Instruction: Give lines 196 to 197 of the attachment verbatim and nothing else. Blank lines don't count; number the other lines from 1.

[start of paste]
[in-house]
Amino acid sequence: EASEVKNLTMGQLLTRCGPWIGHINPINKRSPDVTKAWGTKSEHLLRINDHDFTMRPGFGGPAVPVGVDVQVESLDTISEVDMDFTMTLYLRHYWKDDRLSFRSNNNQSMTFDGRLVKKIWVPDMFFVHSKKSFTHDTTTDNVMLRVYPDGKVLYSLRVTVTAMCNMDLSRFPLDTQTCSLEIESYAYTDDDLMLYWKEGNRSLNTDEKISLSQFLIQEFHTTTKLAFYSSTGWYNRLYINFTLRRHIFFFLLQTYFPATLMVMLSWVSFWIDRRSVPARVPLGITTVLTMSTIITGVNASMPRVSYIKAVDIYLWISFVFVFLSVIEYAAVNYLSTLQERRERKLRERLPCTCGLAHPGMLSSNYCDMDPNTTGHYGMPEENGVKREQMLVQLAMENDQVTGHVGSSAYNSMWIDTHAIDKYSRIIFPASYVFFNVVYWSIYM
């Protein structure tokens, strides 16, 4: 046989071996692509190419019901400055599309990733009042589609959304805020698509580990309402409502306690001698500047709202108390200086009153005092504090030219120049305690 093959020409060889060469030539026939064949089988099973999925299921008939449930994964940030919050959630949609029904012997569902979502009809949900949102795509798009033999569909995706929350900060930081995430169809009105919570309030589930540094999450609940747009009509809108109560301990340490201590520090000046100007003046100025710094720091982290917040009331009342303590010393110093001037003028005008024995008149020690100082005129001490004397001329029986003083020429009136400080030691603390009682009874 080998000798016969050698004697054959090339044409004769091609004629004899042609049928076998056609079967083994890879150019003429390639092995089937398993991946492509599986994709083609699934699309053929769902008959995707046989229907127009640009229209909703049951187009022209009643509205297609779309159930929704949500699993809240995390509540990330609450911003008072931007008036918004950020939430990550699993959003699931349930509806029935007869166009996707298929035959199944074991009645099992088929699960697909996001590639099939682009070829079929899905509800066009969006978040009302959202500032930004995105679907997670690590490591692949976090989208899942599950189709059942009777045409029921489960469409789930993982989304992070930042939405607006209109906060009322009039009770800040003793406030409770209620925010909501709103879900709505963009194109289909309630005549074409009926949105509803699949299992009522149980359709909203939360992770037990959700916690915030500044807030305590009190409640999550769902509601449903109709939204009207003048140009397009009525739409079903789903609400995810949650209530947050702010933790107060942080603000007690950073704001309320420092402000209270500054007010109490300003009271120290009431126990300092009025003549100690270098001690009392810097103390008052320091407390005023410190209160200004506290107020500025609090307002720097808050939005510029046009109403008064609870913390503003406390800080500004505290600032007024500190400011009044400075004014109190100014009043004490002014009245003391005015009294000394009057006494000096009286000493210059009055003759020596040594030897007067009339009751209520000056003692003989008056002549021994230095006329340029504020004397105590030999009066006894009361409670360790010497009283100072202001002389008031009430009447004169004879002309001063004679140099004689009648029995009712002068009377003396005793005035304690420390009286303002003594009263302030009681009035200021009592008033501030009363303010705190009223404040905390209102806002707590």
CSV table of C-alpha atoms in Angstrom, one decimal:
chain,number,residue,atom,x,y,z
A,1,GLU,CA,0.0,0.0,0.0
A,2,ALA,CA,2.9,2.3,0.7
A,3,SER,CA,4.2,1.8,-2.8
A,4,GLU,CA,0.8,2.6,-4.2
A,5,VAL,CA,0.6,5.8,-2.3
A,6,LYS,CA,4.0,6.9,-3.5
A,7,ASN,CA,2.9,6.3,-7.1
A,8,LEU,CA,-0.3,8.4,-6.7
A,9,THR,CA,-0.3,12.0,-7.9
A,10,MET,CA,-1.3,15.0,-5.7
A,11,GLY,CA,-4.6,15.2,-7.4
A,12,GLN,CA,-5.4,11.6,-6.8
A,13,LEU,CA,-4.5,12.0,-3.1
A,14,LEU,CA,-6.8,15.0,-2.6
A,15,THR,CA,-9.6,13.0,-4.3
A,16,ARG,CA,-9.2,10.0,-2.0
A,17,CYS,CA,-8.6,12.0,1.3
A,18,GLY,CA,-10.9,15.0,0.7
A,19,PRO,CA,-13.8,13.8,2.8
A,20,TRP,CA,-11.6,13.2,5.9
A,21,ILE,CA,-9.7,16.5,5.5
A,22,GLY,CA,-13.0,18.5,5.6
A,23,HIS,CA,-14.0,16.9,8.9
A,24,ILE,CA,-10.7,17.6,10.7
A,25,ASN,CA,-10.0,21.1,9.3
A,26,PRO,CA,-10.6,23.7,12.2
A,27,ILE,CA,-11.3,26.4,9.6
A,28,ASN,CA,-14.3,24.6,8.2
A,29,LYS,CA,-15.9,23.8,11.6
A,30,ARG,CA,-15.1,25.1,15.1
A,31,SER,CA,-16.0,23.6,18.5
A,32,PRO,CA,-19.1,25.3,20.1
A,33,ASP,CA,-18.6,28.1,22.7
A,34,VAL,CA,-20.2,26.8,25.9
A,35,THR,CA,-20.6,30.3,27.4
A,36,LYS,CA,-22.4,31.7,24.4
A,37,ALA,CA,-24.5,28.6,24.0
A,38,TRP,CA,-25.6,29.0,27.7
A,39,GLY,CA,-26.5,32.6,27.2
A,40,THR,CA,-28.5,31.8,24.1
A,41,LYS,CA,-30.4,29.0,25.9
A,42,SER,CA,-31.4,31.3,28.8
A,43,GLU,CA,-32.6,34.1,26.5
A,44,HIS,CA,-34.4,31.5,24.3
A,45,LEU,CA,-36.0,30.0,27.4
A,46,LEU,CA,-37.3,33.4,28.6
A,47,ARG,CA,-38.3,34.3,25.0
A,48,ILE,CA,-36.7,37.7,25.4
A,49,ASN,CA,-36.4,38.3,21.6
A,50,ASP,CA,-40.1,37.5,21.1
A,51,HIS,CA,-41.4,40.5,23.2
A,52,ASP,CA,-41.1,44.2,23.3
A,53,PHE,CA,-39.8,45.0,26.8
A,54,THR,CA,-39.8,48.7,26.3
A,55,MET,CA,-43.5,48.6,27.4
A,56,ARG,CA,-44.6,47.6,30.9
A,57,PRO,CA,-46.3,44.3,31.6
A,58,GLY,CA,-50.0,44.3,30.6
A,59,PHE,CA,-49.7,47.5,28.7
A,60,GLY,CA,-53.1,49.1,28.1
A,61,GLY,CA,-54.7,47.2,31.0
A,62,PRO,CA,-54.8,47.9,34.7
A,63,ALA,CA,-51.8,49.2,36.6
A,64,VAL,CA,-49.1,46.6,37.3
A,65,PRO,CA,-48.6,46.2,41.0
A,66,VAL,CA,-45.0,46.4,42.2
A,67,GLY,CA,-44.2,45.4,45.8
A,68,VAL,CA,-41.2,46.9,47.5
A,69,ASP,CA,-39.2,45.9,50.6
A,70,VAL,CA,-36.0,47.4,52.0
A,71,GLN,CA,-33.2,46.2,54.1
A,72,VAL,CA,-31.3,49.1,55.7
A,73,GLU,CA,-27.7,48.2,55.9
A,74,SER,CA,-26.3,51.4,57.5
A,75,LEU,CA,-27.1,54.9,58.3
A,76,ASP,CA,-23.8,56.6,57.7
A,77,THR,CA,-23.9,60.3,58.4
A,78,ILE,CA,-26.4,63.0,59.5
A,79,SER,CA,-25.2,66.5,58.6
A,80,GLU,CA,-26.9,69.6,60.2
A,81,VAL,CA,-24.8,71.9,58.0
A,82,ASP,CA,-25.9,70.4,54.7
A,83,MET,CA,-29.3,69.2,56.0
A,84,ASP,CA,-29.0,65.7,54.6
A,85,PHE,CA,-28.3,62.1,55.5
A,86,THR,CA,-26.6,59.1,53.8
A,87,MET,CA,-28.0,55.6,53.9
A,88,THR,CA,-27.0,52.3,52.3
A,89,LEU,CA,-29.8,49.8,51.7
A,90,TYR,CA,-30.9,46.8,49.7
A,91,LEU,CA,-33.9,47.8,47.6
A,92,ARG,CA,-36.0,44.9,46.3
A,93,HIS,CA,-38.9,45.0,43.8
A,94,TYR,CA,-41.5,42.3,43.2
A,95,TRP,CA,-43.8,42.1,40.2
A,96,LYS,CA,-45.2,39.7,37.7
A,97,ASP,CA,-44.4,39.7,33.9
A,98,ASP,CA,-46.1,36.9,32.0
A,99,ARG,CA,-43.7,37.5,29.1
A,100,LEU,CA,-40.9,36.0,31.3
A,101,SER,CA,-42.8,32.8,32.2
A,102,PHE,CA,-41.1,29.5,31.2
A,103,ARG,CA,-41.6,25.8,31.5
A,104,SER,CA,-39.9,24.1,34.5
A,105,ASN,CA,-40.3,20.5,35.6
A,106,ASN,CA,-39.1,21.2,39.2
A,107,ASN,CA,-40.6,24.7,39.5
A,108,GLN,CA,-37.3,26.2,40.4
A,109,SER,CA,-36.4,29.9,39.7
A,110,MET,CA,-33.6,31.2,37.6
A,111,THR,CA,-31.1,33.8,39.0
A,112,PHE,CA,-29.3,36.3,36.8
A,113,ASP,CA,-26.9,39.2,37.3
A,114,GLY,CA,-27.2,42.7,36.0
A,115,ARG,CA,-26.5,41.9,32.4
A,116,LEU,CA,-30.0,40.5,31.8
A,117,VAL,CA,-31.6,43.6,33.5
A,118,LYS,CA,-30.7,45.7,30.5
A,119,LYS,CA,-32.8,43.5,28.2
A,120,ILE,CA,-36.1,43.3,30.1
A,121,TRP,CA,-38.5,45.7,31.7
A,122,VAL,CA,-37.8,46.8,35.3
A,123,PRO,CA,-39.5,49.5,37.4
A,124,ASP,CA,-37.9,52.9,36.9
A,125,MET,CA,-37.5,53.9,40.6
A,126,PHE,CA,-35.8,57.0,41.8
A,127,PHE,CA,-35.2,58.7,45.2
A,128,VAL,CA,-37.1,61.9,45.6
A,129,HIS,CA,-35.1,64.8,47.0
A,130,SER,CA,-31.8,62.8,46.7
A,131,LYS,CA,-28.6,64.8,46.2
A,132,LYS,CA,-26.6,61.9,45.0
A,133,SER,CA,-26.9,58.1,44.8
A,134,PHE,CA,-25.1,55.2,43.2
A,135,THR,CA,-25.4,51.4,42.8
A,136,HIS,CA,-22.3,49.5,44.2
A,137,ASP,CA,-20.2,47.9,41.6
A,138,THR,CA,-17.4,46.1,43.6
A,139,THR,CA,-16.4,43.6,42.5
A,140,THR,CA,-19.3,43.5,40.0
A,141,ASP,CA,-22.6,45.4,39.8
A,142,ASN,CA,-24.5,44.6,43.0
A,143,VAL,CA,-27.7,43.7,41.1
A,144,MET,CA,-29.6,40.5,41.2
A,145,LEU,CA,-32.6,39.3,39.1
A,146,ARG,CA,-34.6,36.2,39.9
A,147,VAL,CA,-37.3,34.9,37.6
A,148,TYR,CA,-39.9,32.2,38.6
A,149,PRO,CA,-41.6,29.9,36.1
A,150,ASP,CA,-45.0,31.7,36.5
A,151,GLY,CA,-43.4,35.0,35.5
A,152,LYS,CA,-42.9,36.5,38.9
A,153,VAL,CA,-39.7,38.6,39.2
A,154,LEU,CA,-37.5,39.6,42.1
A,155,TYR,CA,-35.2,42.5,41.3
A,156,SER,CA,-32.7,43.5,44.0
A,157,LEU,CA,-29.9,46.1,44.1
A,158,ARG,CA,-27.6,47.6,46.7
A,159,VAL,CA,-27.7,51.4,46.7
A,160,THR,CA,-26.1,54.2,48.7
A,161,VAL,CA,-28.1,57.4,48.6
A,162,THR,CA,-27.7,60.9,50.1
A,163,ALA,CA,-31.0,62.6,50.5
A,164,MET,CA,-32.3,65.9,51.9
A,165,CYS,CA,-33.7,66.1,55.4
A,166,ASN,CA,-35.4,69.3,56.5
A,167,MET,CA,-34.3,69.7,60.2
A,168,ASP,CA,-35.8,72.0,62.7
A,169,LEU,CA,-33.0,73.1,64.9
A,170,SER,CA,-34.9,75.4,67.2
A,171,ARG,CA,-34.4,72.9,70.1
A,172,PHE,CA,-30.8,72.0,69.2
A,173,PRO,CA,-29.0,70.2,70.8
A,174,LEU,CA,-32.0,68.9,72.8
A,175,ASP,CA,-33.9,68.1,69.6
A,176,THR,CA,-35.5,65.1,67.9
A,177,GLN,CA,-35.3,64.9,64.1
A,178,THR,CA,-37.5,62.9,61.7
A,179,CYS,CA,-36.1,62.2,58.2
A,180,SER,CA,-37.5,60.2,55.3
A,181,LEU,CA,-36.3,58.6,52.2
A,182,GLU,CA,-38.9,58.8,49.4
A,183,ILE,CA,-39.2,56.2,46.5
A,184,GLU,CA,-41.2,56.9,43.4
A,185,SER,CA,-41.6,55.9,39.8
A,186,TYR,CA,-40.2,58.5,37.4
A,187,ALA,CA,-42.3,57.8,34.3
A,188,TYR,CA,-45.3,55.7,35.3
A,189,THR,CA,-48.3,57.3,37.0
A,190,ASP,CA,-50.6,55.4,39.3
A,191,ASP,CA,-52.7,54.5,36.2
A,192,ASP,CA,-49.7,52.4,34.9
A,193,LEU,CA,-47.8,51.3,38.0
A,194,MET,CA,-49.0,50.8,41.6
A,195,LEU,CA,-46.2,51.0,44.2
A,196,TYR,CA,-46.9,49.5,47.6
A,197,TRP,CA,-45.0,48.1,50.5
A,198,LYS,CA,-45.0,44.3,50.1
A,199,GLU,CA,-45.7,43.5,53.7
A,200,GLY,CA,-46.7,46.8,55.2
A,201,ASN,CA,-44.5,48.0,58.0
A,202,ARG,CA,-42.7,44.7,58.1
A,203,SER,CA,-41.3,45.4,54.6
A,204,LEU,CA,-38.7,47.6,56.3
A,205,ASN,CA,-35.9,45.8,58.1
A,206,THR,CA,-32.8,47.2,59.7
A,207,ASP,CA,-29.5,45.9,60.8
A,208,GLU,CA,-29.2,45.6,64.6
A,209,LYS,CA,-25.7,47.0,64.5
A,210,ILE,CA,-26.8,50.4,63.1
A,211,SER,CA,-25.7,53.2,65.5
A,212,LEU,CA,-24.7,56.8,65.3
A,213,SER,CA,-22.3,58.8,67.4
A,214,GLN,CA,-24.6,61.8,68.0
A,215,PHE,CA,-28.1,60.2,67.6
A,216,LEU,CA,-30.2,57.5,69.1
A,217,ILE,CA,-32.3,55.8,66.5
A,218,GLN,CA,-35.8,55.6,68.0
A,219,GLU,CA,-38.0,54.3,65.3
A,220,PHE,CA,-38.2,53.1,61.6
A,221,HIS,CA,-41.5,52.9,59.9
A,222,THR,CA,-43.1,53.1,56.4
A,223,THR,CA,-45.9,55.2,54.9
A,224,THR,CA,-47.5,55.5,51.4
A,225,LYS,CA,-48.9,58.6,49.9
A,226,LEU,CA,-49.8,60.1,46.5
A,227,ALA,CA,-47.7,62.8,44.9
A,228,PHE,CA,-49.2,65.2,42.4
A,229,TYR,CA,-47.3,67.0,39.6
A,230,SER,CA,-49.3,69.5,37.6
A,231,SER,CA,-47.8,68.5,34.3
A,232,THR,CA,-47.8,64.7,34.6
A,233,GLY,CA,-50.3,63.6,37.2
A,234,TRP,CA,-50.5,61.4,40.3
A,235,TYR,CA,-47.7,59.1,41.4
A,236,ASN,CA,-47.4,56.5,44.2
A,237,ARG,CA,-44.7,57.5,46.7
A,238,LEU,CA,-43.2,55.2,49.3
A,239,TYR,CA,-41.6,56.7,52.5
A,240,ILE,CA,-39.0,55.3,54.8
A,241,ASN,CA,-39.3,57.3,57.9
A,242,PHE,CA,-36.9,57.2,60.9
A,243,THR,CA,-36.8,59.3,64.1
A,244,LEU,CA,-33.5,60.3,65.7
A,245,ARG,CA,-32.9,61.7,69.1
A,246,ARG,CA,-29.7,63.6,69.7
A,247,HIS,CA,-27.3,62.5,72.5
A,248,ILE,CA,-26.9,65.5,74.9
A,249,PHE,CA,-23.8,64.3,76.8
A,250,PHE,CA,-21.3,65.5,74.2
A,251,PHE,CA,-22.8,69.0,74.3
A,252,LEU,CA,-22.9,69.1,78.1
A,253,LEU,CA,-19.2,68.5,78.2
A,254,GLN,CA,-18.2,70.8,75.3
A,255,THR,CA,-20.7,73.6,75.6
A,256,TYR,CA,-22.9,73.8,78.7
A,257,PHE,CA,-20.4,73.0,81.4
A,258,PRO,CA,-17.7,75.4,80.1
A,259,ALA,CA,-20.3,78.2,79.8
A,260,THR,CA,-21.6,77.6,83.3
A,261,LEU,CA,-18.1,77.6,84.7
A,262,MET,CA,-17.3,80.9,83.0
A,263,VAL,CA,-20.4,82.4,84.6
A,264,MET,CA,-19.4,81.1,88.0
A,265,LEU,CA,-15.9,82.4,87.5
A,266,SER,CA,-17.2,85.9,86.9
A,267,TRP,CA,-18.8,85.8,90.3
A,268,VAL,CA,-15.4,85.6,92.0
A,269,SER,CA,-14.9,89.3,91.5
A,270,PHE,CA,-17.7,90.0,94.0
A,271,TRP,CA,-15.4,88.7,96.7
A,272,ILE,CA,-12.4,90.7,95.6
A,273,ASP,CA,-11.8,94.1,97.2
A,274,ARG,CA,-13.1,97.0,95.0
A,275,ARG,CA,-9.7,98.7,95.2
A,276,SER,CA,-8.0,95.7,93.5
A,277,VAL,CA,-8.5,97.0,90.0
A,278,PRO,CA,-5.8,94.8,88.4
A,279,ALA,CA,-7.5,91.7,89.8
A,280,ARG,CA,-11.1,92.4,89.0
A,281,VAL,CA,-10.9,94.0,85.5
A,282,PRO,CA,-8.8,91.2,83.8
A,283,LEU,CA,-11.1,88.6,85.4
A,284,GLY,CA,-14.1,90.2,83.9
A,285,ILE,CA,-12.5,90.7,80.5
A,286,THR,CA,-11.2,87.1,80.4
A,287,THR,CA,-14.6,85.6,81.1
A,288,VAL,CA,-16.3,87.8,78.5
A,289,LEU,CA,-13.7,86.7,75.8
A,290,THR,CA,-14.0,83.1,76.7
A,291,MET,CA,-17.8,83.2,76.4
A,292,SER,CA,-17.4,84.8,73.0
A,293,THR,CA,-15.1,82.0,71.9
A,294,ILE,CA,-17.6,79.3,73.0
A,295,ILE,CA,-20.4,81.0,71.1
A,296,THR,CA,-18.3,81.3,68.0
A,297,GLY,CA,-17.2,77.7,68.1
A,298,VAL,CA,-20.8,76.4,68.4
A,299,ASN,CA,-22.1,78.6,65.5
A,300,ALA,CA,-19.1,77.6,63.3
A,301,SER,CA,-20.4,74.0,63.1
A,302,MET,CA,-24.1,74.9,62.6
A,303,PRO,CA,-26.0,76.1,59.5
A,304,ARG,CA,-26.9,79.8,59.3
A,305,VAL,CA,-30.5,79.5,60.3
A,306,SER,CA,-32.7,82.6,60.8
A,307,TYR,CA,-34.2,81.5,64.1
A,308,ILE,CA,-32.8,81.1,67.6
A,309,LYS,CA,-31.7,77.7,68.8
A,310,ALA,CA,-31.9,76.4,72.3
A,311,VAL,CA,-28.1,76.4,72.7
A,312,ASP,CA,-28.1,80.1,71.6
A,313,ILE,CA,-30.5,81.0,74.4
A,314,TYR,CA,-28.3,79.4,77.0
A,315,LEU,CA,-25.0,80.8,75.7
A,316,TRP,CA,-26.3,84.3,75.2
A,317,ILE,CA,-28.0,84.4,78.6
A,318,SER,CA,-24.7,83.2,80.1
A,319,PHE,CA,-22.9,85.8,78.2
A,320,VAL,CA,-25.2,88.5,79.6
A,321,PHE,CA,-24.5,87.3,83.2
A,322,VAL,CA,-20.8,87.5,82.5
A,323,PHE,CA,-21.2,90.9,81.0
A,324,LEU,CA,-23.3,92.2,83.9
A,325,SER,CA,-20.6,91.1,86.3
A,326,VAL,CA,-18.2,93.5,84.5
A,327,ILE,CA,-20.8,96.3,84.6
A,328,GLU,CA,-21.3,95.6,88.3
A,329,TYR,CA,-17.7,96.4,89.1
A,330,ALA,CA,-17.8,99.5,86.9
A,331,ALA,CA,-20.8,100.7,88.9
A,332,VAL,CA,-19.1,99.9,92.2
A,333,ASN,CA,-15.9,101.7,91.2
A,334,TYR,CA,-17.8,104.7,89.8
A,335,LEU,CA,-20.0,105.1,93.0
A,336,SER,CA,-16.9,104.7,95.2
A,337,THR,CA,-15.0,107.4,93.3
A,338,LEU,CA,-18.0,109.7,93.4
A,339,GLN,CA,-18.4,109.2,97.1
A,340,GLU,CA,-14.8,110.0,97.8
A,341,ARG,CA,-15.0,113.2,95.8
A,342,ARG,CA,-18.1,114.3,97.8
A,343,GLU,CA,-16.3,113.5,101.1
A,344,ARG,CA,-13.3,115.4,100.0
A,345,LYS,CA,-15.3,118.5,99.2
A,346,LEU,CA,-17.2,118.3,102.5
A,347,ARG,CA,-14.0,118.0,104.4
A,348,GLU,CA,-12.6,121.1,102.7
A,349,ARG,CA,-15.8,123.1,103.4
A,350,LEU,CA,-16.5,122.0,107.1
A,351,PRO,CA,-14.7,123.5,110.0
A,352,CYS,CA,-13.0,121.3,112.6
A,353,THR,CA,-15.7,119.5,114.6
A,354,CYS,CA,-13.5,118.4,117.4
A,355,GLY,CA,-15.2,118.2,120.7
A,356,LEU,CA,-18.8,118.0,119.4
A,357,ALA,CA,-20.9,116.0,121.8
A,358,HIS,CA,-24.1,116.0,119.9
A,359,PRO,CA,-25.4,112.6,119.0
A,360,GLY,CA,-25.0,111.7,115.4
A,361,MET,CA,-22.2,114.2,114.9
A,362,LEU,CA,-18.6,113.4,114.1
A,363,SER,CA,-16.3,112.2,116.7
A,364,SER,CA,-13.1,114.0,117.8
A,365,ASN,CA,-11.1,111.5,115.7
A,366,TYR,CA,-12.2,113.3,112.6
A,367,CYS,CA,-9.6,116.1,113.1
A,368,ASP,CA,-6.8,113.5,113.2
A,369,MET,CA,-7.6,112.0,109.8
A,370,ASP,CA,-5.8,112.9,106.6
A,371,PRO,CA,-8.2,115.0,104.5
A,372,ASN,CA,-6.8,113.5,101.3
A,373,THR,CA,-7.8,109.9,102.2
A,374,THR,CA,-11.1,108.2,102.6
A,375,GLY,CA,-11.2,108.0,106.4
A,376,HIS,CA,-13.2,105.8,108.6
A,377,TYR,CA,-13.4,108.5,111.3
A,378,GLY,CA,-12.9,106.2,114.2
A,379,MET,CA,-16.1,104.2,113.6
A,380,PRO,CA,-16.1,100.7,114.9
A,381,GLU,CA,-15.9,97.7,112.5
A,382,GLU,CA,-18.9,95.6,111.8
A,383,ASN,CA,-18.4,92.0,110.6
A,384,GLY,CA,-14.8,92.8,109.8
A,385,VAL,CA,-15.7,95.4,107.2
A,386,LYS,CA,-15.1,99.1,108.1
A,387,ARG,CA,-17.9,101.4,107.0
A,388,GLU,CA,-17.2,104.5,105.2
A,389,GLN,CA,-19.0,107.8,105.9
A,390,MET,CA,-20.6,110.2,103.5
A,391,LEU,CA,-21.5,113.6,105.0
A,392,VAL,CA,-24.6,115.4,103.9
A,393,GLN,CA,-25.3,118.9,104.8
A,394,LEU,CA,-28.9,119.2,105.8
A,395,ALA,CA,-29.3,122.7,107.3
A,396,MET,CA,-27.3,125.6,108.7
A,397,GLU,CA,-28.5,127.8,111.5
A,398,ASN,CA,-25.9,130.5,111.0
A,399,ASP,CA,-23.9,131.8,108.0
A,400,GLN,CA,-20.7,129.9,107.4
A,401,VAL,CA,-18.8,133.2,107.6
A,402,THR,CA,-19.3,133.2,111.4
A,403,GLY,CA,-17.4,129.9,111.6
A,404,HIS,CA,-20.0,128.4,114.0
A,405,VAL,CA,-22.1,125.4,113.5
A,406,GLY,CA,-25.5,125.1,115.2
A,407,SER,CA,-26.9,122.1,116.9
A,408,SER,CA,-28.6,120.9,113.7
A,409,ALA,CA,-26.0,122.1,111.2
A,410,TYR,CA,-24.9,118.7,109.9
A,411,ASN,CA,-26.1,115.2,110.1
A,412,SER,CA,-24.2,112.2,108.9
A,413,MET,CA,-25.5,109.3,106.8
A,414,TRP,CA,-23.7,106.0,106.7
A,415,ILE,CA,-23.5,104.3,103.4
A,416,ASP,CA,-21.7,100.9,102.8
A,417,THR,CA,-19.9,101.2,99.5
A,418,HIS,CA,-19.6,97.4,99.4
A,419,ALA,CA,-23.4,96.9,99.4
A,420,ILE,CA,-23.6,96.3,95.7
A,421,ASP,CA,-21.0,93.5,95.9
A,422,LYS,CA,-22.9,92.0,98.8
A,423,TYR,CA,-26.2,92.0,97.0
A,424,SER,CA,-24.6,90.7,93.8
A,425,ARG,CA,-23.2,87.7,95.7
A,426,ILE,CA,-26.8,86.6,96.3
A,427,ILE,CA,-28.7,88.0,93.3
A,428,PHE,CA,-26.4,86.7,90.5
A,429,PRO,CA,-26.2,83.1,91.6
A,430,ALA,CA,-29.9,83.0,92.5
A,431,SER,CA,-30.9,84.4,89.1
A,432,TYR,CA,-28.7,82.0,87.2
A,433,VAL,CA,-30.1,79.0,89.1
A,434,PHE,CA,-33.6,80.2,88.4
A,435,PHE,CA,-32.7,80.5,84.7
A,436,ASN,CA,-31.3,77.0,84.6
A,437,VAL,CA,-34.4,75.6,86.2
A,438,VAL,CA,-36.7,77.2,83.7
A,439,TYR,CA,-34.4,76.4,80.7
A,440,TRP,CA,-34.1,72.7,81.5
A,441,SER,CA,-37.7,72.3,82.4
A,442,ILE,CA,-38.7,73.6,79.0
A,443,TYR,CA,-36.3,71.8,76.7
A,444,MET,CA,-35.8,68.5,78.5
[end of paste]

A,191,ASP,CA,-52.7,54.5,36.2
A,192,ASP,CA,-49.7,52.4,34.9